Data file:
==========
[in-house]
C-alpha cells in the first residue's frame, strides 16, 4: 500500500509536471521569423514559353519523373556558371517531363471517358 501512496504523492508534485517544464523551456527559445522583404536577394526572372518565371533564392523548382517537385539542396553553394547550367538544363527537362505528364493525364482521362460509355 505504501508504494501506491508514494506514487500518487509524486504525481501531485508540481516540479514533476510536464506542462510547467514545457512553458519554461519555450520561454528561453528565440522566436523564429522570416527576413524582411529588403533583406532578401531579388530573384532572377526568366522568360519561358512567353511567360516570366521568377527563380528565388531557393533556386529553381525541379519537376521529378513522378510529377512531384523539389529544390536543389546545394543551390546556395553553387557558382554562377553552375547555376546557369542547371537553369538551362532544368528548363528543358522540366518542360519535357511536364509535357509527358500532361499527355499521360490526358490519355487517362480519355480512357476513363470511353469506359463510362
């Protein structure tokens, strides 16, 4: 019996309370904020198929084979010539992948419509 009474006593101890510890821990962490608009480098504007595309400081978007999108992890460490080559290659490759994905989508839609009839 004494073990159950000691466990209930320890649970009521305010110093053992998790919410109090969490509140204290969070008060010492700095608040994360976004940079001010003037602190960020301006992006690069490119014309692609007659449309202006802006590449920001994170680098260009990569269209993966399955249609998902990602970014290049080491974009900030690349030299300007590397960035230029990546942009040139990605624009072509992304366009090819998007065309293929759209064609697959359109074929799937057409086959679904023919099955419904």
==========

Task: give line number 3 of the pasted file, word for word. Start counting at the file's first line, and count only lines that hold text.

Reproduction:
């Protein structure tokens, strides 16, 4: 019996309370904020198929084979010539992948419509 009474006593101890510890821990962490608009480098504007595309400081978007999108992890460490080559290659490759994905989508839609009839 004494073990159950000691466990209930320890649970009521305010110093053992998790919410109090969490509140204290969070008060010492700095608040994360976004940079001010003037602190960020301006992006690069490119014309692609007659449309202006802006590449920001994170680098260009990569269209993966399955249609998902990602970014290049080491974009900030690349030299300007590397960035230029990546942009040139990605624009072509992304366009090819998007065309293929759209064609697959359109074929799937057409086959679904023919099955419904």